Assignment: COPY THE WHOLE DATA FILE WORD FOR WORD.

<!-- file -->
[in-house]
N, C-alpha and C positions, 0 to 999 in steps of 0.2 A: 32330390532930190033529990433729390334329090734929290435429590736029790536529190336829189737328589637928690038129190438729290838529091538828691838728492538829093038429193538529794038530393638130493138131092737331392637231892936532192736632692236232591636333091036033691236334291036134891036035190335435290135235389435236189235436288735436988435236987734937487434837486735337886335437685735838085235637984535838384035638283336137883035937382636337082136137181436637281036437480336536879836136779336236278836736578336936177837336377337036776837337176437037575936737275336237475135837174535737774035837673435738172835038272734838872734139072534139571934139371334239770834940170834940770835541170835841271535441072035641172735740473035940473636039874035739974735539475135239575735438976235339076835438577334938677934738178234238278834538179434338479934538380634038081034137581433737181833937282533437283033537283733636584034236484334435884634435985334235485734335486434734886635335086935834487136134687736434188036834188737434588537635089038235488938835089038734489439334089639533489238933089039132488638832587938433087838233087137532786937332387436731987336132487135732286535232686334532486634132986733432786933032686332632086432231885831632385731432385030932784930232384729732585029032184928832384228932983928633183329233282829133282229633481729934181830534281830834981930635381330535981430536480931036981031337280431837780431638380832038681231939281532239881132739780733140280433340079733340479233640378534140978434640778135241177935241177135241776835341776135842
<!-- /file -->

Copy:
[in-house]
N, C-alpha and C positions, 0 to 999 in steps of 0.2 A: 32330390532930190033529990433729390334329090734929290435429590736029790536529190336829189737328589637928690038129190438729290838529091538828691838728492538829093038429193538529794038530393638130493138131092737331392637231892936532192736632692236232591636333091036033691236334291036134891036035190335435290135235389435236189235436288735436988435236987734937487434837486735337886335437685735838085235637984535838384035638283336137883035937382636337082136137181436637281036437480336536879836136779336236278836736578336936177837336377337036776837337176437037575936737275336237475135837174535737774035837673435738172835038272734838872734139072534139571934139371334239770834940170834940770835541170835841271535441072035641172735740473035940473636039874035739974735539475135239575735438976235339076835438577334938677934738178234238278834538179434338479934538380634038081034137581433737181833937282533437283033537283733636584034236484334435884634435985334235485734335486434734886635335086935834487136134687736434188036834188737434588537635089038235488938835089038734489439334089639533489238933089039132488638832587938433087838233087137532786937332387436731987336132487135732286535232686334532486634132986733432786933032686332632086432231885831632385731432385030932784930232384729732585029032184928832384228932983928633183329233282829133282229633481729934181830534281830834981930635381330535981430536480931036981031337280431837780431638380832038681231939281532239881132739780733140280433340079733340479233640378534140978434640778135241177935241177135241776835341776135842